LO: What we looked at was mortality and we looked at mortality from any cause, death from cancer and death from heart disease and stroke, so those were our outcomes.
JH: So, fruit and vegetables are enemies of the big killers?
LO: That’s right.
JH: Now, when you say seven portions, what do you mean? Seven carrots?
LO: The advice is that you have a variety of fruit and vegetables, so not to eat seven of the same sort.
JH: No…I’m not suggesting that most people would like to eat seven carrots!
LO: Well, actually, I would, but…
JH: Right, well, we’ll keep your personal habits out of it!
LO: A portion is about eighty grams, so that’s one large fruit, or a handful of smaller fruit or veg.
JH: Let’s just talk about the difference between fruit and vegetables. Is there any difference?
LO: Yes, what we found was that vegetables had a greater benefit than equivalent amounts of fruit, but we did still find that fruit gave significant benefit to health.
JH: What is it that causes this benefit to happen?
LO: Well, what we think is that the sugar content in fruit makes it not quite as good as vegetables, and that both fruit and vegetables have lots of micro-nutrients, which are important for the body to work properly, and also lots of fibre, which is good for health.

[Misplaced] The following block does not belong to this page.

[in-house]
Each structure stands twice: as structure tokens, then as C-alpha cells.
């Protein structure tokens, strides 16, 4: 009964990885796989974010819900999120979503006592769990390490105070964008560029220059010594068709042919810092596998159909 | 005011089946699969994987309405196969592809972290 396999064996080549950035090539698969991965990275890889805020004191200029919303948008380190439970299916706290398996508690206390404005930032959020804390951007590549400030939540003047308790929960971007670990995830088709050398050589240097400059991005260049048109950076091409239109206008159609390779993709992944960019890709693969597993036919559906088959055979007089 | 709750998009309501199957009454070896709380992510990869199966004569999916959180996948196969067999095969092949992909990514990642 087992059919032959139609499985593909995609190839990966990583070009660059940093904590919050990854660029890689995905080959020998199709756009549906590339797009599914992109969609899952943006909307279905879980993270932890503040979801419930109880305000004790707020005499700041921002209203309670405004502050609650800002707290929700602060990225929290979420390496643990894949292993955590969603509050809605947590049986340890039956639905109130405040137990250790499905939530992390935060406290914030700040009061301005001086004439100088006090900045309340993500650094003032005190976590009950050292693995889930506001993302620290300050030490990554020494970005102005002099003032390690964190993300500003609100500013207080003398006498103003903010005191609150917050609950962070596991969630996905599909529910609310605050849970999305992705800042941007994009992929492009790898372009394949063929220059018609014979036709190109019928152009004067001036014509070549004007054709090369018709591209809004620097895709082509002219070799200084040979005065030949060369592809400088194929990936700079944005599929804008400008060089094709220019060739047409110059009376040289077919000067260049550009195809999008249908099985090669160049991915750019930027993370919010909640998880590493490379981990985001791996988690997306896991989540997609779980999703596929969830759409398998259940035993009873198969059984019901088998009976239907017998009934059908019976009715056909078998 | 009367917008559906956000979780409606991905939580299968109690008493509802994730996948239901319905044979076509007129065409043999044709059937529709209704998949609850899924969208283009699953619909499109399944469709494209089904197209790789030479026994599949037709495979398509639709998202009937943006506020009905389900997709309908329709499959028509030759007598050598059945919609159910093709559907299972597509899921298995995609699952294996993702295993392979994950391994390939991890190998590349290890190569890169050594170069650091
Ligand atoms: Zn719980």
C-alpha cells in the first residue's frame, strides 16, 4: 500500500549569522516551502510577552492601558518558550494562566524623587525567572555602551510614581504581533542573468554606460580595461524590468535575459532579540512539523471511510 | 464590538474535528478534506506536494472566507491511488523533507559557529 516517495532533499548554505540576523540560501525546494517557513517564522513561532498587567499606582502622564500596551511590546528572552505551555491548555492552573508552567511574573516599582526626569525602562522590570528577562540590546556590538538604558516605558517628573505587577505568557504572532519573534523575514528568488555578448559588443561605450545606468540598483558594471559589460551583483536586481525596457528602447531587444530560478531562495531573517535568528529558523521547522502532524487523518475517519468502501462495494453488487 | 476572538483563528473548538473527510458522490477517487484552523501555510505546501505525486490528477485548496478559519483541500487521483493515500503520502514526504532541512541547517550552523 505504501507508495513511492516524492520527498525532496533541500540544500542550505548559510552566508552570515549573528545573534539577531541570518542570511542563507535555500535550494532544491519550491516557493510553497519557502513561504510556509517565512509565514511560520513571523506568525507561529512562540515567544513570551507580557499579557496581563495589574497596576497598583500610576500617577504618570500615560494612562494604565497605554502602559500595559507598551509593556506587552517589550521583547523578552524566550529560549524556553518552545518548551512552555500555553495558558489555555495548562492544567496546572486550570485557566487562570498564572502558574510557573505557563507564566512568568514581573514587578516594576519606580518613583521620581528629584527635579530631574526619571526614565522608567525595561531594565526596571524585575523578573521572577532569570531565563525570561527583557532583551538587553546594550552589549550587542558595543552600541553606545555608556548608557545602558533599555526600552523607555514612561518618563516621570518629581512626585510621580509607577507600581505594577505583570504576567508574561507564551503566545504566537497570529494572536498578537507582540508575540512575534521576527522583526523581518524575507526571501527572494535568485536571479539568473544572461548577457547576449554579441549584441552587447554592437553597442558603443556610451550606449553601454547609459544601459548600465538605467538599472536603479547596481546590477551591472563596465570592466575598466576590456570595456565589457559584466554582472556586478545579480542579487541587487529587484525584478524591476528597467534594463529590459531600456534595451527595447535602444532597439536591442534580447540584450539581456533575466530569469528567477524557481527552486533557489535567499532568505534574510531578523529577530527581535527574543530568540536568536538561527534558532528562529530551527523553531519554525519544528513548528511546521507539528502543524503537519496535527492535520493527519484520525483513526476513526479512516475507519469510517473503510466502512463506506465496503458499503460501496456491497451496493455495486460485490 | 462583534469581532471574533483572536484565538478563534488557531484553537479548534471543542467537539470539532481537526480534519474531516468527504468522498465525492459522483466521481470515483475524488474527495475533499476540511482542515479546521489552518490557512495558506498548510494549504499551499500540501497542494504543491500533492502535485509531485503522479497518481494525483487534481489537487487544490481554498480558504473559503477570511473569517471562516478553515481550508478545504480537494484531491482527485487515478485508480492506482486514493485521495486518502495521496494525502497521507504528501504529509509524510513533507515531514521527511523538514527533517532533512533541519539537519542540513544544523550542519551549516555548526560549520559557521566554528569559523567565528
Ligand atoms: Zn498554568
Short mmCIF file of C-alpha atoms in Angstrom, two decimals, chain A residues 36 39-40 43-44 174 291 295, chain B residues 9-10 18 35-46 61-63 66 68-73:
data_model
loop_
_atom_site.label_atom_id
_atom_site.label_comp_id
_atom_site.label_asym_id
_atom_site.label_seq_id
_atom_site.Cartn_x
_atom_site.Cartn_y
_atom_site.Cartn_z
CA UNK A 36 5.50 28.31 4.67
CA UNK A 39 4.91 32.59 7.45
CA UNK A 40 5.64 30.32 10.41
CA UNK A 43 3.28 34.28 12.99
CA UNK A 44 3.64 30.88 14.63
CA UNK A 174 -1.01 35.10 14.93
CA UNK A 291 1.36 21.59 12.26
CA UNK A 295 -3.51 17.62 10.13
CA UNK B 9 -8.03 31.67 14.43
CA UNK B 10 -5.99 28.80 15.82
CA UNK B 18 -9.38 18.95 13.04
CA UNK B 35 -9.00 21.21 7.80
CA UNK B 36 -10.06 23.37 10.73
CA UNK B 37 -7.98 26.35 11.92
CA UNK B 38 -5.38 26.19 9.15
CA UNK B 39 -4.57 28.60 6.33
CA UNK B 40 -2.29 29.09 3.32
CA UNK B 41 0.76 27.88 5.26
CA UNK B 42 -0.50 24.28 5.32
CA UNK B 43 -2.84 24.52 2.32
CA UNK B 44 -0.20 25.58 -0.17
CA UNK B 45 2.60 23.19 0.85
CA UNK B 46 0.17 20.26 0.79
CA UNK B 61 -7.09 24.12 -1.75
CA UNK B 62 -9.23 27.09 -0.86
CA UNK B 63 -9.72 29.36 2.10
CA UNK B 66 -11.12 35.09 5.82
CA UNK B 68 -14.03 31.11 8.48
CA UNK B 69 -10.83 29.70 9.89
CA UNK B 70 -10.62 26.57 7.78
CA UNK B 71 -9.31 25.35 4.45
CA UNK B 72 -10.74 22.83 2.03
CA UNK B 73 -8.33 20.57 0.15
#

JH: So, in other words, what you’re saying is that if you want to increase your chances of living a long life rather than an artificially short life, if you cut down on red meat, fatty food, and all the rest of it, and increase your intake of fruit and vegetables, that’s the best thing you can do?
LO: Yes, that’s right.
JH: Does that sum it up?
LO: It does. Well, so we found that all additional portions of fruit and vegetables were of benefit, so even those eating one to three portions were doing significantly better than the people eating less than one portion. So, how ever many you’re eating now, eat more!
JH: And what about the age of the people, and the impact that it has? In other words, I mean if you are seventy, is it still worth increasing the amount of fruit and veg that you eat?
LO: Well, we included seventy year olds in our study – we looked at adults aged thirty five and over in the general population.
JH: So it’s true for everybody – get stuck in. Good news for greengrocers. Thank you very much indeed, Lola Oyebode.



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Things to do in Wokingham when you’re prematurely dead